Assessing corporate culture can help deter fraud

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Doing regular assessments of corporate culture can help deter and uncover fraud to help leaders address problems before they lead to scandal, according to a new report.

The report comes from the Anti-Fraud Collaboration, a joint effort of the Center for Audit Quality, Financial Executives International, the National Association of Corporate Directors and the Institute of Internal Auditors. The white paper, "Assessing Corporate Culture: A Proactive Approach to Deter Misconduct," recommends several approaches to help companies perform periodic assessments of the state of their culture, including culture dashboards, orientation processes, employee information gathering, incentives, problem identification and proactive listening.

“One significant step in assessing culture is determining who owns it,” said the report. “While ultimate responsibility should lie with the board, that is not the case in many organizations. Management should take primary day-to-day responsibility for an organization’s culture. A culture dashboard with a variety of metrics is an excellent way for companies to collect and monitor information related to an organization’s culture holistically. Organizations should mobilize cross-functional teams or committees to determine how best to obtain information for an effective assessment.”

The four organizations have worked together for years on ways to deter fraud. "Building on the Anti-Fraud Collaboration’s decade-long efforts to raise awareness of the influence of corporate culture on conduct, this white paper emphasizes the efficacy of regular assessment in deterring and detecting those elements of culture that can serve as a breeding ground for misconduct," said CAQ executive director Julie Bell Lindsay in a statement. "With the practical monitoring outlined here, corporate culture can be a valuable asset in reinforcing desired behaviors, mitigating risk, and maintaining marketplace and shareholder confidence."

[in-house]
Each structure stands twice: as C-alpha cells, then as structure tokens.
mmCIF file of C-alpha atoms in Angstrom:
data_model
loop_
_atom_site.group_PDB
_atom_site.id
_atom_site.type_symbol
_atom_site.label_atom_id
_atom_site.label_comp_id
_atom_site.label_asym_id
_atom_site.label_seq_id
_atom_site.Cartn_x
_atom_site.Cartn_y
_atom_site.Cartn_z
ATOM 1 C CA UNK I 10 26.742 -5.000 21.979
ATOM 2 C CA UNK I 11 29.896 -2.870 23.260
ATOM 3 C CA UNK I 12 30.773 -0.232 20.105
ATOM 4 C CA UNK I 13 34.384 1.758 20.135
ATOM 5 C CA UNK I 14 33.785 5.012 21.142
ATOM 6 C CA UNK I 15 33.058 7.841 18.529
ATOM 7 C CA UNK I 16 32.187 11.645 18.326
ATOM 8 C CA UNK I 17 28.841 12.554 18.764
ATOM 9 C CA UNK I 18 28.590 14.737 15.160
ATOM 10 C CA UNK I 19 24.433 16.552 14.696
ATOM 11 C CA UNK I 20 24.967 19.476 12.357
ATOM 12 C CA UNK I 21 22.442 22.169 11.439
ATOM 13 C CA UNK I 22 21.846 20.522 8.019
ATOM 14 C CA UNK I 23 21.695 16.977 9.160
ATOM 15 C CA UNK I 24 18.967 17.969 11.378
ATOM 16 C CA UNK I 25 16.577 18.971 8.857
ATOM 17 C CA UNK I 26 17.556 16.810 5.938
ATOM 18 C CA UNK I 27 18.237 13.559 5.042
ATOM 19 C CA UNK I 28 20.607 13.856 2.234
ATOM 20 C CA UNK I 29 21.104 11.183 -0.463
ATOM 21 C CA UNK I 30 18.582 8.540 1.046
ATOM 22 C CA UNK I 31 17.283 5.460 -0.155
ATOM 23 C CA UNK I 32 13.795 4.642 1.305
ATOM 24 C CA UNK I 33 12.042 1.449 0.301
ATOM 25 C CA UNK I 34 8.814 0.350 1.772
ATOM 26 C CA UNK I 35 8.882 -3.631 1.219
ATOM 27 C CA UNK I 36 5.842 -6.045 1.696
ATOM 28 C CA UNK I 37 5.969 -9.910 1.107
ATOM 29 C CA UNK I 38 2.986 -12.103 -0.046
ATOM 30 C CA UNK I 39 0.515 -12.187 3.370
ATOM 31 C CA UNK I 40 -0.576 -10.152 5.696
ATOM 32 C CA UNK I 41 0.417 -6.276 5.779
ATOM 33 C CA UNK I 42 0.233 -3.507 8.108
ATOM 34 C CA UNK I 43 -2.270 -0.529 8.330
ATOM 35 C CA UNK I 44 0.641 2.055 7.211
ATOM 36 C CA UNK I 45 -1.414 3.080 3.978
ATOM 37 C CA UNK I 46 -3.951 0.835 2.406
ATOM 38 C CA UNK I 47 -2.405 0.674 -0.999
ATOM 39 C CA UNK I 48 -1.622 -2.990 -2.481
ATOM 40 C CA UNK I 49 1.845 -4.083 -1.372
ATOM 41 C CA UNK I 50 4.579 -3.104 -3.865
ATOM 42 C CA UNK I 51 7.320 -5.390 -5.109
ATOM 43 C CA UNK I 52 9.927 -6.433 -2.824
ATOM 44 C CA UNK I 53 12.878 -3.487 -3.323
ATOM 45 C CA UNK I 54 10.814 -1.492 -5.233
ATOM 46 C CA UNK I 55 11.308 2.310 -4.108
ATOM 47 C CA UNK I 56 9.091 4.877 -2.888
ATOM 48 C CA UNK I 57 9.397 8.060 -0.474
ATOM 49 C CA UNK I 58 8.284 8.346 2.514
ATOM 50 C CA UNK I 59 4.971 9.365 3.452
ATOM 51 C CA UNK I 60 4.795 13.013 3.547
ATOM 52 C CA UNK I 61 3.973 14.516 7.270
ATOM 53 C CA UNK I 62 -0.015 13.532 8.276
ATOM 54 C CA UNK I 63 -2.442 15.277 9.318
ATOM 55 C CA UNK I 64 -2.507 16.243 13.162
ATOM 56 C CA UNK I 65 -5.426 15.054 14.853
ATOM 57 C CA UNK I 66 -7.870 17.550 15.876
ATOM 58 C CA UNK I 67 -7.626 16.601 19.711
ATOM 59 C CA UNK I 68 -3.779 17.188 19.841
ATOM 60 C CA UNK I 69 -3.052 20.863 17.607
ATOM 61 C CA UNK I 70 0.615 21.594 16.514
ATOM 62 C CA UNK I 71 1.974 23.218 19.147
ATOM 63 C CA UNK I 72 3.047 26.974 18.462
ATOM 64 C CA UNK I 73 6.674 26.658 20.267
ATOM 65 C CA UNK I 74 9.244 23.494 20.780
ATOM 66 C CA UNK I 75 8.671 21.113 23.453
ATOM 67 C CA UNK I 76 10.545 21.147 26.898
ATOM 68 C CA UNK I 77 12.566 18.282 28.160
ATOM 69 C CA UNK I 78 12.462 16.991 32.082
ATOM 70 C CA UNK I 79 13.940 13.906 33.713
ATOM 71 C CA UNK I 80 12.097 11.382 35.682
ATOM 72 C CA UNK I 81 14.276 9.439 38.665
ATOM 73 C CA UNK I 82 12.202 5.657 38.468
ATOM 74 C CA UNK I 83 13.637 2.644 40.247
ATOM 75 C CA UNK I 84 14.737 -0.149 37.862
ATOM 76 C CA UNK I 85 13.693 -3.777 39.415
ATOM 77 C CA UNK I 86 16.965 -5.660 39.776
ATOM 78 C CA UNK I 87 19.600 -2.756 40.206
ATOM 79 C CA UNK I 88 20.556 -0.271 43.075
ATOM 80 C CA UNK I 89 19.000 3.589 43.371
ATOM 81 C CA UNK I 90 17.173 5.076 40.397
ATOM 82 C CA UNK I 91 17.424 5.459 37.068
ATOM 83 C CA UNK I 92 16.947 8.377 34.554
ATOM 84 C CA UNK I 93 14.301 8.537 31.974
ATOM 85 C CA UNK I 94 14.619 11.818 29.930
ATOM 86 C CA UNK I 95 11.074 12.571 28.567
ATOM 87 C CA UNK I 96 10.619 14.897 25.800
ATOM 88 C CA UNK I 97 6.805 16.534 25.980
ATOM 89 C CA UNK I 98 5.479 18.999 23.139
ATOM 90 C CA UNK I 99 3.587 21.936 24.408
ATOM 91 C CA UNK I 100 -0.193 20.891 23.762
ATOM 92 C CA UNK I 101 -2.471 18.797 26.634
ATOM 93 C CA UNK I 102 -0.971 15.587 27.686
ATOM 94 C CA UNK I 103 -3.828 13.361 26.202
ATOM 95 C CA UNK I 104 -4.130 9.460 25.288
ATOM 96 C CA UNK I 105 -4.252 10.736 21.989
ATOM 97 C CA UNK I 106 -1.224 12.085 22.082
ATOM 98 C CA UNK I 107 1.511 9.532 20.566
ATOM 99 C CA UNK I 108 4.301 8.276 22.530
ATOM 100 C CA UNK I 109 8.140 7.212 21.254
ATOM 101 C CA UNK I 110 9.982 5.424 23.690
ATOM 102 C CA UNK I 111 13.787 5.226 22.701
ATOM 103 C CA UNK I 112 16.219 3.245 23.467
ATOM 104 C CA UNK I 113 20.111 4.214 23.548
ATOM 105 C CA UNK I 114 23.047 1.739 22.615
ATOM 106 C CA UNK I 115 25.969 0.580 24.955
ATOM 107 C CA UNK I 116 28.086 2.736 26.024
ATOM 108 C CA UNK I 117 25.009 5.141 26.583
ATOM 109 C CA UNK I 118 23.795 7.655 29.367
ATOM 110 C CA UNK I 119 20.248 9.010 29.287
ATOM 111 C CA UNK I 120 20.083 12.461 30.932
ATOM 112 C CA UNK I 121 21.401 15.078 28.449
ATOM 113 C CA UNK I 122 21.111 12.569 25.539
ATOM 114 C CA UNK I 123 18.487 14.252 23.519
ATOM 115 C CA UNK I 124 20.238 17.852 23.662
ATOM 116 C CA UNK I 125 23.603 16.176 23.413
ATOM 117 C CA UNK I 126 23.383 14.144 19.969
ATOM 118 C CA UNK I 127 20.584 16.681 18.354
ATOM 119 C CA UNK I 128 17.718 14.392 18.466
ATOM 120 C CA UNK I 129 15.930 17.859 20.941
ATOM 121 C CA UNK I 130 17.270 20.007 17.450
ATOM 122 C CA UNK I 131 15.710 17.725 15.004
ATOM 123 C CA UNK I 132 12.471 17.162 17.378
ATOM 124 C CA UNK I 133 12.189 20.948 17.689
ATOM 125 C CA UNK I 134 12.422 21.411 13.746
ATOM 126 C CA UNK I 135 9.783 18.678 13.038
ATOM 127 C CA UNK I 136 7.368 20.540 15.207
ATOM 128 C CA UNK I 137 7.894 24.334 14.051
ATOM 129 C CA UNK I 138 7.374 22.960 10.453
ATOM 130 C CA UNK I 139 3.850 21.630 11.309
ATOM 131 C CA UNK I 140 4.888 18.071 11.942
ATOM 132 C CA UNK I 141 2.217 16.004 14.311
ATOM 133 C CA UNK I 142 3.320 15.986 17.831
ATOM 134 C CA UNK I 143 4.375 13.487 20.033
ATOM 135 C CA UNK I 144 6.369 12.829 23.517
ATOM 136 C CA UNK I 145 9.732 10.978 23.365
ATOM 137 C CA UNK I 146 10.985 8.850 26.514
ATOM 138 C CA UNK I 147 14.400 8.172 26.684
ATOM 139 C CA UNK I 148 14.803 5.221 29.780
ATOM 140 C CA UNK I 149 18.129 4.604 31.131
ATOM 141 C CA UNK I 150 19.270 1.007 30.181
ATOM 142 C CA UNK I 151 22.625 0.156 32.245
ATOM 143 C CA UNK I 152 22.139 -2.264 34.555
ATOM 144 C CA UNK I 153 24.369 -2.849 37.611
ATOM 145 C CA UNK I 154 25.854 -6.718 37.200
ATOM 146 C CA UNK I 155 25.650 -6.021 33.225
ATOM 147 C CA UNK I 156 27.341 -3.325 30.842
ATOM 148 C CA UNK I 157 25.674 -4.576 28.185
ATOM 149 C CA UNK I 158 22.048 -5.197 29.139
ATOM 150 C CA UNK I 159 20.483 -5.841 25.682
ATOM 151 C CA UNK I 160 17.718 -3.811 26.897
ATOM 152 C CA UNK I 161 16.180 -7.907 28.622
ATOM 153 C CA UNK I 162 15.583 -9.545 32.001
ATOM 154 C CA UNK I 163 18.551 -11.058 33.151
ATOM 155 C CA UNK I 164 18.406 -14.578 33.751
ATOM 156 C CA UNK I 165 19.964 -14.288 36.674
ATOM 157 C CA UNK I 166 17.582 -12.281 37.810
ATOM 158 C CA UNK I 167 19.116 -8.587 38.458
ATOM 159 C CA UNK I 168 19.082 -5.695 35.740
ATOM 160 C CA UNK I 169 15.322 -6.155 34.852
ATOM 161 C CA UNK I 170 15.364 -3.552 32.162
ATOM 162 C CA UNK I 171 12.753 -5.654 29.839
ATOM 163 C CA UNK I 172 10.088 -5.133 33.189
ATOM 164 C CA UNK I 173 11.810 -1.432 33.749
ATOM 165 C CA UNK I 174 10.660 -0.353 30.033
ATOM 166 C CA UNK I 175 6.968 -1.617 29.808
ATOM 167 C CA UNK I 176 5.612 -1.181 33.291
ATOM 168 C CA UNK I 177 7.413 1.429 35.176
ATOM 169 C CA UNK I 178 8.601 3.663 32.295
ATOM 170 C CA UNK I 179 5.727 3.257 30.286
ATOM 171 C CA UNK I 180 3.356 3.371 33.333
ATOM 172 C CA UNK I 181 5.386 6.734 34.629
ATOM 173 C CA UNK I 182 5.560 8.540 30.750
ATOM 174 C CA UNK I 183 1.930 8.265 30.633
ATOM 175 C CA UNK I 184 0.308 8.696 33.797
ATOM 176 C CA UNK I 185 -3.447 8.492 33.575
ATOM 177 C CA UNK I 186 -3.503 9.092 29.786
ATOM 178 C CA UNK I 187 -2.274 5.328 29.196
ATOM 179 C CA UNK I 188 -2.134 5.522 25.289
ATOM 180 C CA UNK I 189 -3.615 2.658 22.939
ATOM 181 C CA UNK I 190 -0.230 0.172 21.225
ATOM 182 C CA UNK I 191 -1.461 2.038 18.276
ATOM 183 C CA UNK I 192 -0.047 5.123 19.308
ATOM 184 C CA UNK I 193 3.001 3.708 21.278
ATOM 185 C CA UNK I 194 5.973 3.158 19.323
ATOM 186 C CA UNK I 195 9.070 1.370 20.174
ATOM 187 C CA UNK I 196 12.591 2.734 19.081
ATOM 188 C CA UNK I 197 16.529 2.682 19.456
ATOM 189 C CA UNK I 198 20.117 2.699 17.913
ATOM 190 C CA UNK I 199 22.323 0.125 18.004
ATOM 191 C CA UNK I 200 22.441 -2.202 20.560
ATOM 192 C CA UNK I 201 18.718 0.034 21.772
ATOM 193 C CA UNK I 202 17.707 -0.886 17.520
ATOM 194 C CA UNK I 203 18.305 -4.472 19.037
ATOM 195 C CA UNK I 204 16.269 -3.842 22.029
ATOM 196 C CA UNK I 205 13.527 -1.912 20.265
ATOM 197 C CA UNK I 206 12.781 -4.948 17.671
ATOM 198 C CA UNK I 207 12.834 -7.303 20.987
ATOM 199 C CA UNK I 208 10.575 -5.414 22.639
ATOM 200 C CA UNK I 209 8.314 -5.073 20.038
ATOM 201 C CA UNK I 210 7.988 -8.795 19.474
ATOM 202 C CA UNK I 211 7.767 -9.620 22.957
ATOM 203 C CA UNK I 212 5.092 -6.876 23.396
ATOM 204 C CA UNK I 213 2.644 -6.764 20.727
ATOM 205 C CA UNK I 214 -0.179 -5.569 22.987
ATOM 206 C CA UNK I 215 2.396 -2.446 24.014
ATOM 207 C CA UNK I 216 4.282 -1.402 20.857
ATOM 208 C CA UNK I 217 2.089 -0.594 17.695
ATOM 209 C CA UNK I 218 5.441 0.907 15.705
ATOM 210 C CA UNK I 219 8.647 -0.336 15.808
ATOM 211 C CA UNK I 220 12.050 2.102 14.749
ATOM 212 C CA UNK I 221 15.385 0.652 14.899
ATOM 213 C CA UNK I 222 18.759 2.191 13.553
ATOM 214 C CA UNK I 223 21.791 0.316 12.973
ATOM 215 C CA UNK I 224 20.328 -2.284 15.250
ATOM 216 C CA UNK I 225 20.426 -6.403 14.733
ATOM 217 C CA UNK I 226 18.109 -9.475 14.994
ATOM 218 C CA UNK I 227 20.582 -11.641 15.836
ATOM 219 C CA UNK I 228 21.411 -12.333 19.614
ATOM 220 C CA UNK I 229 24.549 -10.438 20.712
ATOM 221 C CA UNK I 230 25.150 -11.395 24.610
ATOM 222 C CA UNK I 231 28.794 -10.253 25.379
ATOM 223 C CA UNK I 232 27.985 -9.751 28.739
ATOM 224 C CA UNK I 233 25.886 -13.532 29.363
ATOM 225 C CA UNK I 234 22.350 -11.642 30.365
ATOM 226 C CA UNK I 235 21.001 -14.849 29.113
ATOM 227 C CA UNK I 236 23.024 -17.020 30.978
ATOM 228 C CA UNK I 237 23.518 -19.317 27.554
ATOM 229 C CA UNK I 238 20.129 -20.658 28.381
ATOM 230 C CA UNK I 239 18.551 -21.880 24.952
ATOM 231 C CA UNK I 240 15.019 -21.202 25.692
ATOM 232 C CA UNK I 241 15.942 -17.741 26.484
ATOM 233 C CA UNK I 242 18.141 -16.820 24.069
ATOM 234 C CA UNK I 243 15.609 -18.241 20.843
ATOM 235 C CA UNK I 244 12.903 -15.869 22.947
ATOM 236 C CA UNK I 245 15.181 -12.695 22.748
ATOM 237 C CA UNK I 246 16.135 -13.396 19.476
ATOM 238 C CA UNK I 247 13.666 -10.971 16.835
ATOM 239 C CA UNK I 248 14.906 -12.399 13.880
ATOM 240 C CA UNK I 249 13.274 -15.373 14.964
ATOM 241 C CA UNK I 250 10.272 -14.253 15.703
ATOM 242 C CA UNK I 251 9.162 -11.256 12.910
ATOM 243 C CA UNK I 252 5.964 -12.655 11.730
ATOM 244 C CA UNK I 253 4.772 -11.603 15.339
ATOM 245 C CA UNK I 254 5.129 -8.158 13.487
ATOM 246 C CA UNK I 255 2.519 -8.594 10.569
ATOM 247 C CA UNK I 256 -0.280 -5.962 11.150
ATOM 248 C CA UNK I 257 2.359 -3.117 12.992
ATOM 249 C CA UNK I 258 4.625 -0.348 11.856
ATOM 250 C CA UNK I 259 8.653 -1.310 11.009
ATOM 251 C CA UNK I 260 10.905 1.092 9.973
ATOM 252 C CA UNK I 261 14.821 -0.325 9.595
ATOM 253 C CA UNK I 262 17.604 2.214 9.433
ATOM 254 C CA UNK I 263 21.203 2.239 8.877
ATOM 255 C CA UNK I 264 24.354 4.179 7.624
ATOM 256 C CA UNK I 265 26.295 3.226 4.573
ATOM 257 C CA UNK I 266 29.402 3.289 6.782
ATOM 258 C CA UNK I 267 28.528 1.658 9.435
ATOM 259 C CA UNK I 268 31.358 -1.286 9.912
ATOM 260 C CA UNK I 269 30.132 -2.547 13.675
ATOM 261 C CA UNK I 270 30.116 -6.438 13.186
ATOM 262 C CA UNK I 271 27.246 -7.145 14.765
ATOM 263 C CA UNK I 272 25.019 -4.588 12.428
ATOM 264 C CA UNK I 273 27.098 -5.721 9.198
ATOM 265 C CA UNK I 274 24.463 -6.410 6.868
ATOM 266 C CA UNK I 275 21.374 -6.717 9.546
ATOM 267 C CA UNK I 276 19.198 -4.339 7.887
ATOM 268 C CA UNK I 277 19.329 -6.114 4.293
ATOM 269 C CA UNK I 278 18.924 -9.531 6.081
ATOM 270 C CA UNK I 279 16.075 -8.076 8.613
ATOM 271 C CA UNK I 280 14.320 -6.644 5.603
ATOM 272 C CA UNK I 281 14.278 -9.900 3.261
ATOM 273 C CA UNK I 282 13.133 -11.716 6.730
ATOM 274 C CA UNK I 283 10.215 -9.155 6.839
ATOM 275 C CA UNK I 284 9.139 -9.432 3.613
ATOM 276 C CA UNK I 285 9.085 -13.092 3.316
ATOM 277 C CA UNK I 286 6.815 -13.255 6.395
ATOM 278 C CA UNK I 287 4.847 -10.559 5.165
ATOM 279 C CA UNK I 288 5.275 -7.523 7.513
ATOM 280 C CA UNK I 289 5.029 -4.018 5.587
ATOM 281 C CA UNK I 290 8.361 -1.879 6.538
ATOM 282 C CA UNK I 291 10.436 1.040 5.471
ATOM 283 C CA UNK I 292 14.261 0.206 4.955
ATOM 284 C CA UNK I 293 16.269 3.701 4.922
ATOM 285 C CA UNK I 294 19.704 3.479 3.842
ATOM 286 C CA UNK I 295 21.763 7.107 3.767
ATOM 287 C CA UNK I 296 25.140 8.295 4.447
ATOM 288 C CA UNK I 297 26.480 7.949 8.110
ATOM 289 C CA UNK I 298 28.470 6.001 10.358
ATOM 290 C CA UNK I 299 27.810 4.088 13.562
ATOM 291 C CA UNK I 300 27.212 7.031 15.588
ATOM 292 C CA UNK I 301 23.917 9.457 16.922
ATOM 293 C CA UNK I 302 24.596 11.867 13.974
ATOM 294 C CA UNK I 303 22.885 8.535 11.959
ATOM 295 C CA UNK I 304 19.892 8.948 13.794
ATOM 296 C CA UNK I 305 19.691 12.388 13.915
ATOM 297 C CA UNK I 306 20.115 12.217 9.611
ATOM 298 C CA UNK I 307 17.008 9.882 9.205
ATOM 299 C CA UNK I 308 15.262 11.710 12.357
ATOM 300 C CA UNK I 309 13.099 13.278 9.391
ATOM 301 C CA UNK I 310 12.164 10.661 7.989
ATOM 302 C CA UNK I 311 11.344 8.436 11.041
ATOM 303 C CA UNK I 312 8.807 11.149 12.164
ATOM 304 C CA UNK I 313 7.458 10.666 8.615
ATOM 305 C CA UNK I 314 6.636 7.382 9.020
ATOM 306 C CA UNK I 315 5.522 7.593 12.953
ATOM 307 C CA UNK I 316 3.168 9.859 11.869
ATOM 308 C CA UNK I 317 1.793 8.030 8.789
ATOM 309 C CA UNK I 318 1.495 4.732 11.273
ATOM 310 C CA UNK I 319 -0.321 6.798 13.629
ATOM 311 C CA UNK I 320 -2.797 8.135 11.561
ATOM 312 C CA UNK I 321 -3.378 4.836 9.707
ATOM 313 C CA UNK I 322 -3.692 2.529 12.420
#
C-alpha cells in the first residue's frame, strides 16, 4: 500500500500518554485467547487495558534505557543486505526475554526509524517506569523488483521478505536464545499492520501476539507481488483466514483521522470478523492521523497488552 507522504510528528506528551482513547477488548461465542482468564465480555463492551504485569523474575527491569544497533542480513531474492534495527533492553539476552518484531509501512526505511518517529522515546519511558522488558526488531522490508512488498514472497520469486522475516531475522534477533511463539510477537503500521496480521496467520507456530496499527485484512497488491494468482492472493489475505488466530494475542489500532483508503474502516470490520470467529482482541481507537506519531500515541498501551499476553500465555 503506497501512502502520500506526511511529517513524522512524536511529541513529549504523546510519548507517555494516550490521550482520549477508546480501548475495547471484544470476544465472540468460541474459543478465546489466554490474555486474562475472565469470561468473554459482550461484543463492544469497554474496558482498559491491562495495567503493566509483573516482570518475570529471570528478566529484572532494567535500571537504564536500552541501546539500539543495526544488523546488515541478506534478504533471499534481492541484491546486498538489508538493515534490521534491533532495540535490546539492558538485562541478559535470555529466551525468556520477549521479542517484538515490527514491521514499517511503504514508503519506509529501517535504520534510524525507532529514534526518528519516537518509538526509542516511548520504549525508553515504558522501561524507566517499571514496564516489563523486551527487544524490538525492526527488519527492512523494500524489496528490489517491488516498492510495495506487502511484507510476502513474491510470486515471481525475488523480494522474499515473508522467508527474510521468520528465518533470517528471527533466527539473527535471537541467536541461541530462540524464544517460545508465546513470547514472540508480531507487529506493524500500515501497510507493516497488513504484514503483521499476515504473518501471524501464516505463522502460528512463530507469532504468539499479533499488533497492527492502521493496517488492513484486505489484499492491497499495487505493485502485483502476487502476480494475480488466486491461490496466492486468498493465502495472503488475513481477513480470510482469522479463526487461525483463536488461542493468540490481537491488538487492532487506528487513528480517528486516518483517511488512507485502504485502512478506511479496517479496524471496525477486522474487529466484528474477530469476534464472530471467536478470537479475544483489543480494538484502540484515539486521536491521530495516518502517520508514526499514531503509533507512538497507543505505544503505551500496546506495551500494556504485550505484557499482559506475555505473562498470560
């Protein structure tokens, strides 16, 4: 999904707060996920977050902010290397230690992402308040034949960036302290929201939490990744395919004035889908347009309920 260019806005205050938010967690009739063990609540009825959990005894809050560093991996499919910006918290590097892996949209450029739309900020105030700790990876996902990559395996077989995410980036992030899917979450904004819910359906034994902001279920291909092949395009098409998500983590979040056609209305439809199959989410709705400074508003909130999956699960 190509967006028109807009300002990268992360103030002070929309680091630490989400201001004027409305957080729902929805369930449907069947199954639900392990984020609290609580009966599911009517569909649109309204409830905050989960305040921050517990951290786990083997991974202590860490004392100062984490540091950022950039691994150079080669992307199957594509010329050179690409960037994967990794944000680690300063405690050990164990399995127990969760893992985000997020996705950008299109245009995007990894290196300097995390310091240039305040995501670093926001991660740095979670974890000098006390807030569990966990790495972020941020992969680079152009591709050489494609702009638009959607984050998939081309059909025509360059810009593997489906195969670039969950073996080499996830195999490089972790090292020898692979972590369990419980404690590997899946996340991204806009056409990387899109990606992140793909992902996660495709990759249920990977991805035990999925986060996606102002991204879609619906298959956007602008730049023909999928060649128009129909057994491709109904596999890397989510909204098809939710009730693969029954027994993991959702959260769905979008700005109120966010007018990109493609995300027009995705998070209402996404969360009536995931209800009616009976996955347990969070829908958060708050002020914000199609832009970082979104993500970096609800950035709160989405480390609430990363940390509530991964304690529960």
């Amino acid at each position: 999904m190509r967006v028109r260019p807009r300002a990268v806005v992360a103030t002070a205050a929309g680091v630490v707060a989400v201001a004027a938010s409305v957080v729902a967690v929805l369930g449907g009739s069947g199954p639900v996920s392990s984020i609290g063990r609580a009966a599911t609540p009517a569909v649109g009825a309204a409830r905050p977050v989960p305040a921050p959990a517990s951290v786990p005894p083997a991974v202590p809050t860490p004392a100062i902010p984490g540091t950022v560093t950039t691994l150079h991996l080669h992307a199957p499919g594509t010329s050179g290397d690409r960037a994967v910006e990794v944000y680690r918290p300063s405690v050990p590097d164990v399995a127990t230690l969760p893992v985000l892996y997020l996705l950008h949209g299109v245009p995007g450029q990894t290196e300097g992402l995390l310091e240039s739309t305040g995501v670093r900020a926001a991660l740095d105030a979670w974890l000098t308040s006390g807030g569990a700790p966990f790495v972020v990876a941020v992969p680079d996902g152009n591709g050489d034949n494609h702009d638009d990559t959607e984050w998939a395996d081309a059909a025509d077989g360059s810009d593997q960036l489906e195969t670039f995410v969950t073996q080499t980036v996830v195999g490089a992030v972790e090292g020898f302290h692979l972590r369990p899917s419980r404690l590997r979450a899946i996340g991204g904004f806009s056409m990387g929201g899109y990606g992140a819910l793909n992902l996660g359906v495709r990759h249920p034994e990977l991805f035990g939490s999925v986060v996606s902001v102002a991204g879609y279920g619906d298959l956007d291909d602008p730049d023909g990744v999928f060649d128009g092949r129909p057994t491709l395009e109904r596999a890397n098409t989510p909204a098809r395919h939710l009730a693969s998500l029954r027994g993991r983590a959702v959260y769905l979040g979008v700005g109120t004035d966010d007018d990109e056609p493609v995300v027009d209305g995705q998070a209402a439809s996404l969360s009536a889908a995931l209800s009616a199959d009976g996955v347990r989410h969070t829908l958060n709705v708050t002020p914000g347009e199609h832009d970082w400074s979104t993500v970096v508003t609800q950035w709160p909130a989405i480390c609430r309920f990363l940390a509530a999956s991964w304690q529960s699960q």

In addition to discussing the importance of organizational culture, the white paper describes some of the roles and responsibilities for maintaining and influencing culture, which typically fall to boards of directors and senior management.

“It is well established that companies with strong, ethical cultures can better resist fraud,” said FEI president and CEO Andrej Suskavcevic in a statement. “FEI urges company leaders in the finance function and beyond to consult this publication to guard against financial fraud.”

“Maintaining a healthy corporate culture is a complex task, requiring sustained effort on multiple levels,” said IIA president and CEO Richard Chambers (pictured) in a statement. “By taking a closer look at the process of culture assessment, this new resource from the Anti-Fraud Collaboration will help internal auditors and others address that complexity.”

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